Let's talk about protein. The body DOES have daily minimum requirements for protein in order to maintain or increase your lean body mass. The amount of dietary protein your body requires will vary depending on how active you are, how much muscle currently have, and if you are trying to maintain or build muscle.
We know that for most adults if you don't eat at least 30 grams of protein a day, your body will cannibalize the muscle you already have on your body in order to fuel its daily needs. So, you want to eat more than that.
So the question is HOW much more than 30g/day is optimal?
There are a lot of opinions about exactly what ratio calculation is optimal to maintain or gain lean muscle. Add in the confusing and contradictory messages about how eating TOO MUCH protein can be detrimental to staying in fat burning mode & cause long-term negative health effects can leave you wondering whether you should be restricting protein.
There have been no studies that show excess protein consumption in reasonable amounts significantly hinders nutritional ketosis (burning fat for fuel). So my advice is to stop worrying if that pork chop is gonna turn to blood sugar. The body's conversion of protein to glucose is a process that happens naturally and is physiologically driven, rather than in response to what is being eaten.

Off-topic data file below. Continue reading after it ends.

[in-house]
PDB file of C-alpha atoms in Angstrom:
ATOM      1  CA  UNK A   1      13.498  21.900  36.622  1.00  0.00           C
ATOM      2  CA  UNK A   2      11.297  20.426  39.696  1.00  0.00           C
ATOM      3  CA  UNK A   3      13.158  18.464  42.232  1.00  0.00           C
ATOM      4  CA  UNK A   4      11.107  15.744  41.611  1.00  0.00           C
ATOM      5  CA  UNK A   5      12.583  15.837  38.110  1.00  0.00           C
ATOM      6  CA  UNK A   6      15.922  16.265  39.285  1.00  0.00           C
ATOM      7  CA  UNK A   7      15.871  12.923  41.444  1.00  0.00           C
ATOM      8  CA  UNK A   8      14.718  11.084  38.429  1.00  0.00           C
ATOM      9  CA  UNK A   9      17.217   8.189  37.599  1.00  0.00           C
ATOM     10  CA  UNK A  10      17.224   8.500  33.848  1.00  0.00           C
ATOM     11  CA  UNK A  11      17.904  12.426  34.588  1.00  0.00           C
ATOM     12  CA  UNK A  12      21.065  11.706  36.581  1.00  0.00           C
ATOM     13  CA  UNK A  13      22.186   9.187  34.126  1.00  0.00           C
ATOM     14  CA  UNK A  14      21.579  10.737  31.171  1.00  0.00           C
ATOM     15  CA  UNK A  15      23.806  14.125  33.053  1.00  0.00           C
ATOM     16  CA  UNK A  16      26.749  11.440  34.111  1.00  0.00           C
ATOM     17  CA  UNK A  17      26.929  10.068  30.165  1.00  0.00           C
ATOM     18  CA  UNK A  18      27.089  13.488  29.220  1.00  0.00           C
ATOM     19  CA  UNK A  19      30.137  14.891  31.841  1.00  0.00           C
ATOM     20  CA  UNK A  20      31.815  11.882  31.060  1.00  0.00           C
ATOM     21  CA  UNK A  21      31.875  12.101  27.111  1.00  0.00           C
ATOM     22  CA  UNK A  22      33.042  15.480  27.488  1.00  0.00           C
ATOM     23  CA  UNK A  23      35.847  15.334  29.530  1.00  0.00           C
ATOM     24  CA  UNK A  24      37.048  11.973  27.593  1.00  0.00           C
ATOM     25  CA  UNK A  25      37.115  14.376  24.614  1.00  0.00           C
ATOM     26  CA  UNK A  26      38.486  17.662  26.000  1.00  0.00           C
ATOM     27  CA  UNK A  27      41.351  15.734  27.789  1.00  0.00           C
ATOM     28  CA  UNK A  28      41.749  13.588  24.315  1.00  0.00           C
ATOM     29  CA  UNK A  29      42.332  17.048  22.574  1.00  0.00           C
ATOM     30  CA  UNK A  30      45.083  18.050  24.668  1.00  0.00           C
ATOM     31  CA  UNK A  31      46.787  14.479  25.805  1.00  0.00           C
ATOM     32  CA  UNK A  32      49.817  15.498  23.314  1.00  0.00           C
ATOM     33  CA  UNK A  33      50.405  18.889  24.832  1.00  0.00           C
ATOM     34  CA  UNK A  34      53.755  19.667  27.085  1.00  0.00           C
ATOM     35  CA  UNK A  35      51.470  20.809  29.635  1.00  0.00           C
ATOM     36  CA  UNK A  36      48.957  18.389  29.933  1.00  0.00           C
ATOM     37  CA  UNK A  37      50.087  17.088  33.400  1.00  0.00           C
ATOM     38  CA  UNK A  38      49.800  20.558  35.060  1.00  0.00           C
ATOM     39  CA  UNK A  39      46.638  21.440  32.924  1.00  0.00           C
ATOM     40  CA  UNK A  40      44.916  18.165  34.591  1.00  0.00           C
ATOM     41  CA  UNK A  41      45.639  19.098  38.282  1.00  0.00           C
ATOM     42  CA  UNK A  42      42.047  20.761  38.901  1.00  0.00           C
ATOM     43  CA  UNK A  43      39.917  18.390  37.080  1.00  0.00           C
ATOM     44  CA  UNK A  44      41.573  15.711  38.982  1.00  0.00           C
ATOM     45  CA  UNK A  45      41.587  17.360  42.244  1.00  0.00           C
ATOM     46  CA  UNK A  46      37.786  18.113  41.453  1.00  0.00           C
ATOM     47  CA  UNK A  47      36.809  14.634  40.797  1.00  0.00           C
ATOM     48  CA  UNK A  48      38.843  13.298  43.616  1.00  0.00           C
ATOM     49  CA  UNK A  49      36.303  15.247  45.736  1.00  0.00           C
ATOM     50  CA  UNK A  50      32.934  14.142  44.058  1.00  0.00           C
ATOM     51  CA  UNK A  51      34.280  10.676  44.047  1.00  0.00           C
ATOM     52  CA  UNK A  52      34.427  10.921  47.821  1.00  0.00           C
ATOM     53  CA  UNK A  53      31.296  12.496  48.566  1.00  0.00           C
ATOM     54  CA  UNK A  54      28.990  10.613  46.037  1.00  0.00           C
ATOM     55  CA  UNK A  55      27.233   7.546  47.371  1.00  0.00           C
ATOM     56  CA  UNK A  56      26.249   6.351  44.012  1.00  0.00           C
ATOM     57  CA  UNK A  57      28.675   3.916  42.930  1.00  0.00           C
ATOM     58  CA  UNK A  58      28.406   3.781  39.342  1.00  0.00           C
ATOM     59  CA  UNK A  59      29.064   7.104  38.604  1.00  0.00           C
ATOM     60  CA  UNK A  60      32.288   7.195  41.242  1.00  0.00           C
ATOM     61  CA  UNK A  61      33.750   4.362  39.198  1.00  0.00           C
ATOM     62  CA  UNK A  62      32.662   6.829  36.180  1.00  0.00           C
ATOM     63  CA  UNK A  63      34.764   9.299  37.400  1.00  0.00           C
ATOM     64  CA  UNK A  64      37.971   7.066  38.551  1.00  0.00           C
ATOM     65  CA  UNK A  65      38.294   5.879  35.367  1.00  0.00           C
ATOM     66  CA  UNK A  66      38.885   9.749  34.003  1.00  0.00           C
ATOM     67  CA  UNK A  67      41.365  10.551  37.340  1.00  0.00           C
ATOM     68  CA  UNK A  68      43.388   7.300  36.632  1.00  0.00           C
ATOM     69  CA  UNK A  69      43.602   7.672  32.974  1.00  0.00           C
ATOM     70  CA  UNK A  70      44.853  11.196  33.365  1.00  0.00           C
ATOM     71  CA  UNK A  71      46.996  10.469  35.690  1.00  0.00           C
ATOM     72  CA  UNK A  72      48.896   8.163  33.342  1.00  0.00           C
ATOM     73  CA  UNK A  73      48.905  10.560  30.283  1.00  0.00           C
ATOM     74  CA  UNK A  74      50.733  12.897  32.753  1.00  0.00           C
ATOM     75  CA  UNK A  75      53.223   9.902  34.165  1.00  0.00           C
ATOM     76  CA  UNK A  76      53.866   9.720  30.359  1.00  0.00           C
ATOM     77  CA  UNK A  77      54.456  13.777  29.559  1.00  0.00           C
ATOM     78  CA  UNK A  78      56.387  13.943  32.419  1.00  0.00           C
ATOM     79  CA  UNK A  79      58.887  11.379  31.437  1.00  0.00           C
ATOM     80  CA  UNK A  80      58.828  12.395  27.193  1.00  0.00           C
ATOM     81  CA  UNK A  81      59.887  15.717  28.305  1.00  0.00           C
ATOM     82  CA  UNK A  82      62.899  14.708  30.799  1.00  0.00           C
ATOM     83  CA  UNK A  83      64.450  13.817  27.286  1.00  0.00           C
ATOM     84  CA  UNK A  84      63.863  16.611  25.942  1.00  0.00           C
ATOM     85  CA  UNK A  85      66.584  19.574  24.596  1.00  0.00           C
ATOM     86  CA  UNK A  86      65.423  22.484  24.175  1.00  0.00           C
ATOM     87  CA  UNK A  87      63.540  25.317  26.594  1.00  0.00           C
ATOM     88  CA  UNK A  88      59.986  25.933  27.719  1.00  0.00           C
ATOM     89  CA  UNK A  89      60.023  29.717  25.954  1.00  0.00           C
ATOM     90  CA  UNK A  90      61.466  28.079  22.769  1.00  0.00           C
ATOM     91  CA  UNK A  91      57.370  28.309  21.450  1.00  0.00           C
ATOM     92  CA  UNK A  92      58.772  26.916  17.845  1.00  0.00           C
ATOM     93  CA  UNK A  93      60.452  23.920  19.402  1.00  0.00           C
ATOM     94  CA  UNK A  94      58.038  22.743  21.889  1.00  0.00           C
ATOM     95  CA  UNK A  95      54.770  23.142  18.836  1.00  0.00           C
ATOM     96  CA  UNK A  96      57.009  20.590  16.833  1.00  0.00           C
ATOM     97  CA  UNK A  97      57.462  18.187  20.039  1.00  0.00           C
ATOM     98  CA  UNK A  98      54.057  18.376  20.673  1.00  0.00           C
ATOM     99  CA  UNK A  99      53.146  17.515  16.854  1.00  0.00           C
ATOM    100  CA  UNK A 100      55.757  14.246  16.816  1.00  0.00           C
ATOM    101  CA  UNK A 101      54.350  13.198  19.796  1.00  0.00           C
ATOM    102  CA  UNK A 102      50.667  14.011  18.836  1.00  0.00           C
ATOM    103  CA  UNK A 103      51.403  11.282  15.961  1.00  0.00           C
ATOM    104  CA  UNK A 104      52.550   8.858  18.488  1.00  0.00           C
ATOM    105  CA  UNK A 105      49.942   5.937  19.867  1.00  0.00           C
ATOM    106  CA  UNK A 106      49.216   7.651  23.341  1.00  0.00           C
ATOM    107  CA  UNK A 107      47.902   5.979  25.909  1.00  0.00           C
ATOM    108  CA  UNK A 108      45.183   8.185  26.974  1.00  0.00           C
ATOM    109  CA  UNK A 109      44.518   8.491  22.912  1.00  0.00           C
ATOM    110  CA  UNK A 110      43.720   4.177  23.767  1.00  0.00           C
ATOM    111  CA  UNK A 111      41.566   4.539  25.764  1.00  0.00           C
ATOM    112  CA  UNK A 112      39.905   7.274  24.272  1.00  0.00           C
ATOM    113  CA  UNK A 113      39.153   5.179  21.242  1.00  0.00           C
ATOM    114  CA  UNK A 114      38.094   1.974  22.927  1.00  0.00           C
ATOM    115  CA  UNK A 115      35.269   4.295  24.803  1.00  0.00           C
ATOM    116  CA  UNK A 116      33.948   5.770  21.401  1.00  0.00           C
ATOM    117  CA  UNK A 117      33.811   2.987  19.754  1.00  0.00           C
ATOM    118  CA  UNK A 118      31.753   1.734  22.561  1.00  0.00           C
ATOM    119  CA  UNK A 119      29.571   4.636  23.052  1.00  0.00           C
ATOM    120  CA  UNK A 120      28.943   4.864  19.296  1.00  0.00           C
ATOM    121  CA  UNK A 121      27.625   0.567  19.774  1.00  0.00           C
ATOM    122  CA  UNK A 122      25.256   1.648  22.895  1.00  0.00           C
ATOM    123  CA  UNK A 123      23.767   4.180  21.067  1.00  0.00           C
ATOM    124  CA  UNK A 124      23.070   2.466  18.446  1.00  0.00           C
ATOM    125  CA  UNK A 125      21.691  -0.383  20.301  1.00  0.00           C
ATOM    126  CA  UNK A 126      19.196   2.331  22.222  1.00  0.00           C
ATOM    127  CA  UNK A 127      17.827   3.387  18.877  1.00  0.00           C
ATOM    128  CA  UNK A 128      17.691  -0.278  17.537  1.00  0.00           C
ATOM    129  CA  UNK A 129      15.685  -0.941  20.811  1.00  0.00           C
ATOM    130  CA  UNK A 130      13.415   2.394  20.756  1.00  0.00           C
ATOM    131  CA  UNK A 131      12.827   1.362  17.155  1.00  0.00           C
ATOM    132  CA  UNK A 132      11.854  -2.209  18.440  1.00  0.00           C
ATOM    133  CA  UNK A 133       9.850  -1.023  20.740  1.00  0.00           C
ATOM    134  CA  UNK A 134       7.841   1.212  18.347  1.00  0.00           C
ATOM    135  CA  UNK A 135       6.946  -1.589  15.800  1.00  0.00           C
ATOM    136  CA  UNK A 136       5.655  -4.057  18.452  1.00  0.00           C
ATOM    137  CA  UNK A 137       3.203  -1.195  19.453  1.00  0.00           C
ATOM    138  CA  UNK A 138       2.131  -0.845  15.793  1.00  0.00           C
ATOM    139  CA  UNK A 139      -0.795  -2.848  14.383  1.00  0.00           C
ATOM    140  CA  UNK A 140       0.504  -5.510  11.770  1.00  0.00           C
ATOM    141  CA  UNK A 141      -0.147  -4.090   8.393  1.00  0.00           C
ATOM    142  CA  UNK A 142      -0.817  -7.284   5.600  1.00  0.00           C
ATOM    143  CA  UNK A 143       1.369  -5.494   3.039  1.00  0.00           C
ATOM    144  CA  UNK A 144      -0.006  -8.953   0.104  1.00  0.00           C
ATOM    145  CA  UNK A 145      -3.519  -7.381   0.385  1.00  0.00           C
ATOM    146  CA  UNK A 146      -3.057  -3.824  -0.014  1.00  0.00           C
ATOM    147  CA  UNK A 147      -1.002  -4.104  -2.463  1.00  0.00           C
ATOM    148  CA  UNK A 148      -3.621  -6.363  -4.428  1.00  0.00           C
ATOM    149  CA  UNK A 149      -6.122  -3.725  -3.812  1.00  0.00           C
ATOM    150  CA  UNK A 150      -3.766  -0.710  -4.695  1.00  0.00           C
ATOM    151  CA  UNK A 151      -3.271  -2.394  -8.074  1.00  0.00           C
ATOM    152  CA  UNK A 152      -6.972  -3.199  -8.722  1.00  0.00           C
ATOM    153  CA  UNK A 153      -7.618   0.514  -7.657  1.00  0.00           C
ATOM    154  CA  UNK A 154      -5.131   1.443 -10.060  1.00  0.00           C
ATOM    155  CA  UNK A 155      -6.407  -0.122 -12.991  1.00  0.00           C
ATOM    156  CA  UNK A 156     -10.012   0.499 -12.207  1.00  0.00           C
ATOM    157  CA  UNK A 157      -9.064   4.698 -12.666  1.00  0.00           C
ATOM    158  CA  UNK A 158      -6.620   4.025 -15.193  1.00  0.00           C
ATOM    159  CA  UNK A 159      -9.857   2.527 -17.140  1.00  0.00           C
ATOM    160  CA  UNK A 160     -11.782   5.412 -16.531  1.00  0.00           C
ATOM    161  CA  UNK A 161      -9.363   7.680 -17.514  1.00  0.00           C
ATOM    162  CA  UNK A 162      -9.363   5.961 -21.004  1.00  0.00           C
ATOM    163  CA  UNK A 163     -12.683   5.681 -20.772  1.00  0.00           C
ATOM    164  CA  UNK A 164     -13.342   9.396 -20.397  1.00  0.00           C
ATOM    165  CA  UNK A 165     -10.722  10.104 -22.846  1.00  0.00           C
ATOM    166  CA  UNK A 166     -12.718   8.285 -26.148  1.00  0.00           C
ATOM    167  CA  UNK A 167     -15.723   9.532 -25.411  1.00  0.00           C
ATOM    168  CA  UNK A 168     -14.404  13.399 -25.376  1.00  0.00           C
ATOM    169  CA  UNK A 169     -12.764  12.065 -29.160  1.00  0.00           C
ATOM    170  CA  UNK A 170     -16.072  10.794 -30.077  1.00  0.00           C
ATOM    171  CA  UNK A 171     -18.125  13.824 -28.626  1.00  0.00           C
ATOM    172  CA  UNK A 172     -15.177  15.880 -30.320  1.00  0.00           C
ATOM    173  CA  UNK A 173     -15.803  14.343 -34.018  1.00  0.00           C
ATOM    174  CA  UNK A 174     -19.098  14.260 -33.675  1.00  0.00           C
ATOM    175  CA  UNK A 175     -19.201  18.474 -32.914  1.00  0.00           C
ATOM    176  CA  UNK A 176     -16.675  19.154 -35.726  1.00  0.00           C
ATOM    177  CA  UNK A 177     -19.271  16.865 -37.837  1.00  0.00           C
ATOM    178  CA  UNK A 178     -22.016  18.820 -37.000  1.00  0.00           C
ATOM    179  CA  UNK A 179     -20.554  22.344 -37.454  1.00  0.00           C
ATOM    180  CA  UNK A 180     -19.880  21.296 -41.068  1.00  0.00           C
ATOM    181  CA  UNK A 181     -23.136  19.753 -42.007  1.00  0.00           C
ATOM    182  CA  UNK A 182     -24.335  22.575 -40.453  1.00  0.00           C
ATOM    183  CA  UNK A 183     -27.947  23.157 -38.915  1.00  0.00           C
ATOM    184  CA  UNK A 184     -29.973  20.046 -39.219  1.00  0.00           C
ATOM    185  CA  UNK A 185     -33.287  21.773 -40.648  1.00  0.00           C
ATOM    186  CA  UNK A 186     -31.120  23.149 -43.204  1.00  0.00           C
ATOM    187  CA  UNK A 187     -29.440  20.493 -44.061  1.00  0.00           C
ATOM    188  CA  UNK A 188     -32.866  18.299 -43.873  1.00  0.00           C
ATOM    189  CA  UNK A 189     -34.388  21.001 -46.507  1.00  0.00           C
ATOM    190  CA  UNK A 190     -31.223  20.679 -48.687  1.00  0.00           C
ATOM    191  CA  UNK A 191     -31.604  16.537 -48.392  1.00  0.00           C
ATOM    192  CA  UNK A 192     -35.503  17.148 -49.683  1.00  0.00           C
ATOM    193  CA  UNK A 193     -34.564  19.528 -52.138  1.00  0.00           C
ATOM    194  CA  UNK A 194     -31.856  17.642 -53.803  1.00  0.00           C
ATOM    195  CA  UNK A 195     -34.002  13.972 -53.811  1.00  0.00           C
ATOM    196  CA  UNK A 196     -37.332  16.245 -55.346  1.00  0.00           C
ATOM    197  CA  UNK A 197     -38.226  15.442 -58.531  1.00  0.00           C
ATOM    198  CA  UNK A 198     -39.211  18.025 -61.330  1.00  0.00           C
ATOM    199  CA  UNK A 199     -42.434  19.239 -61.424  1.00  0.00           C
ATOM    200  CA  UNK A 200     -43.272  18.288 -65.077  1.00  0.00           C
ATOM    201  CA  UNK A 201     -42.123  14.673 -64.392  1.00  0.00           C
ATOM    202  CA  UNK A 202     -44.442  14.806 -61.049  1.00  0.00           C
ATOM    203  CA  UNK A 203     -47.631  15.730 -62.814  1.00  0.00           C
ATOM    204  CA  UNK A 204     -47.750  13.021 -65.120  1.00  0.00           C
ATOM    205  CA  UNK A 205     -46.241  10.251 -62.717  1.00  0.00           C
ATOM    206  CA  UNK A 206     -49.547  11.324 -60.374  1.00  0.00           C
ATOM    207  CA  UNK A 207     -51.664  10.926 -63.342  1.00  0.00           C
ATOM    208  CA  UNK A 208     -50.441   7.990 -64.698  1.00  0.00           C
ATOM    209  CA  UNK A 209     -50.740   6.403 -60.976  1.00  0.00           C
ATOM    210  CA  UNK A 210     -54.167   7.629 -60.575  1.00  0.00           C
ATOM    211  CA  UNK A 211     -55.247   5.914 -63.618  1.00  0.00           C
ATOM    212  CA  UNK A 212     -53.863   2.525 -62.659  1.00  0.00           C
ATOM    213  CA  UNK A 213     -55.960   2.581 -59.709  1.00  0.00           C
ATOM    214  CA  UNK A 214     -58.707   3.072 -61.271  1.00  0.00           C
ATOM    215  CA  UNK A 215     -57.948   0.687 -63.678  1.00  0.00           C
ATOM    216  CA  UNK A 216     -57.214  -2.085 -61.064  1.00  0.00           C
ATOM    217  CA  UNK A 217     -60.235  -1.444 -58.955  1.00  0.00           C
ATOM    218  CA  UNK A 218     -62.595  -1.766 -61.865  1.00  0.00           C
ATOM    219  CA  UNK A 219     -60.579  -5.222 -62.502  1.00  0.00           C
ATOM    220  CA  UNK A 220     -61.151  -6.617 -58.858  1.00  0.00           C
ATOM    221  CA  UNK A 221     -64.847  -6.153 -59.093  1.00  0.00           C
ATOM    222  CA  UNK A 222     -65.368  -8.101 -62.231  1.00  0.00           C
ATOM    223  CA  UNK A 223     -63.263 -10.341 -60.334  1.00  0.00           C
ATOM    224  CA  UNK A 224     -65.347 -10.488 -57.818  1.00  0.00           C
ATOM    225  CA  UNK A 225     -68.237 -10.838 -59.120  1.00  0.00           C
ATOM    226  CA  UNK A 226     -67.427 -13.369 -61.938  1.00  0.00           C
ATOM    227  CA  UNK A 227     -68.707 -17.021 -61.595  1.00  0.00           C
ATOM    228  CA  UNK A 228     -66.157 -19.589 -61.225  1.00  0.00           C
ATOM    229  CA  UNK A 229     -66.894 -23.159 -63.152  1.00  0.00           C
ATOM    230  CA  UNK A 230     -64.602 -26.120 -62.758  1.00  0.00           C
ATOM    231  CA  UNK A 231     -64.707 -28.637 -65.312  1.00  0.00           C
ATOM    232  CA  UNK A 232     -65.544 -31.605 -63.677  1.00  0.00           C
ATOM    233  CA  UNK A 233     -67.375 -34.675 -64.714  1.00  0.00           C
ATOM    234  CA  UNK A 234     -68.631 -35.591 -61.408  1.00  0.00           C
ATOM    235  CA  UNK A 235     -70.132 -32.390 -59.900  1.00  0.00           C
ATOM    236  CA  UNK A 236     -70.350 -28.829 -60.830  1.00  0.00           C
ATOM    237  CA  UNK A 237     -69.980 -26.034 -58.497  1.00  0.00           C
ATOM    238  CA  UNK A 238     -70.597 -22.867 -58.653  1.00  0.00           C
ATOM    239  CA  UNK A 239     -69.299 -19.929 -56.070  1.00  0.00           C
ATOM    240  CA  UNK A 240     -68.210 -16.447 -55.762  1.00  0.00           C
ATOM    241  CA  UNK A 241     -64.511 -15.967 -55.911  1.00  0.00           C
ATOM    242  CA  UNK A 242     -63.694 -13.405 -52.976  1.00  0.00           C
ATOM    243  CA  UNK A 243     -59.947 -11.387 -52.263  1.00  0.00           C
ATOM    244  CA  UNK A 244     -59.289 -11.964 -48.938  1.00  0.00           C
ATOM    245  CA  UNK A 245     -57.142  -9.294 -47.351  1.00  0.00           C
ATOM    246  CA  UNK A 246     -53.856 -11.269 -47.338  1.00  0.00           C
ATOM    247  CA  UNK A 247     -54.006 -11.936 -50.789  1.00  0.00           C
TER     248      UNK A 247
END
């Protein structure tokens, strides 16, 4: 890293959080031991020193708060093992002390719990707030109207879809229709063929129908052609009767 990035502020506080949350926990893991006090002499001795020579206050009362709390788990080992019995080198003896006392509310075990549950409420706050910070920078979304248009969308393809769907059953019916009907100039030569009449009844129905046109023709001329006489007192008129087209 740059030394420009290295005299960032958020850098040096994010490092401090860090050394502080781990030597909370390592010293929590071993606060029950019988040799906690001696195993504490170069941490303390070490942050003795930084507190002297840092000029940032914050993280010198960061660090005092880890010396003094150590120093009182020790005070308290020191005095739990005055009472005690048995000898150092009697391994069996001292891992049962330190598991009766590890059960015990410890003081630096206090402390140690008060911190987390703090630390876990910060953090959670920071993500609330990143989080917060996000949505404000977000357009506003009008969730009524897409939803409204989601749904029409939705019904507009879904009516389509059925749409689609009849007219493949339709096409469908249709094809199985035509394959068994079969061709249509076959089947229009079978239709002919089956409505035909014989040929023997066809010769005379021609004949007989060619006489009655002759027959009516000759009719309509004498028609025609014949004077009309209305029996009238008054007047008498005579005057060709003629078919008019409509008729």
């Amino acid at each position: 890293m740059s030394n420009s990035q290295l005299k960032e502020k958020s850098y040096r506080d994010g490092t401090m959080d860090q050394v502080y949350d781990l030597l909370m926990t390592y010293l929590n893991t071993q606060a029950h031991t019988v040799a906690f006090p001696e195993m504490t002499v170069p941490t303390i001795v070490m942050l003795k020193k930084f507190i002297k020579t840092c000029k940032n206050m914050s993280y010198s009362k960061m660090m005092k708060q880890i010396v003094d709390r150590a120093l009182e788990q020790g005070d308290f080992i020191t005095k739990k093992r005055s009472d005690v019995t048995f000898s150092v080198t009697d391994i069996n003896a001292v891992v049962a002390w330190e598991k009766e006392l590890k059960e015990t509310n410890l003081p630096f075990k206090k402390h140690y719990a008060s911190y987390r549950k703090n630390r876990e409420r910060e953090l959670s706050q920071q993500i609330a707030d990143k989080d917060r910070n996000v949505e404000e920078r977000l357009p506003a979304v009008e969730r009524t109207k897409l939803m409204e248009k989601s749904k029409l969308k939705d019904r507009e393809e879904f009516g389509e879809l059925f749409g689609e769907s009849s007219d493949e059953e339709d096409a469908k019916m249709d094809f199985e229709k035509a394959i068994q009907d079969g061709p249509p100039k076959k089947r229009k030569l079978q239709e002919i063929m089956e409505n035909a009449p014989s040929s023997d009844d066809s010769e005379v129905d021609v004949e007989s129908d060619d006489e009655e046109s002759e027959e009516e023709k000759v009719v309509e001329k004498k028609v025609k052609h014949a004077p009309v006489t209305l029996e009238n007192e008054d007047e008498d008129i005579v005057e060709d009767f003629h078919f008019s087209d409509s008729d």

Instead, my advice is to always focus on hitting your optimal protein requirements daily. The more lean body mass you have in comparison to body fat, the higher levels of health & wellness you will experience!
Here are recommendations that respected authority ketogains [dot] com suggest based on scientific evidence:
•Sedentary people: 0.69 to 0.8g per lean pound
•Mildly active or those doing endurance & strength training: 0.8 to 1.0 g per lean pound
•Heavy strength training & bodybuilders: 1.0 up to 1.2 g per lean pound
It is not recommended to drop below 0.69 or muscle loss may occur.
You can find your lean body mass by using a smart scale that will tell you your body fat percentage. If you don't have a scale, you can guess by comparing how your body looks to photos of people with a range of different body fat. Just Google ‘visually estimate body fat,' to find examples.
Questions about protein? Leave them in the comments.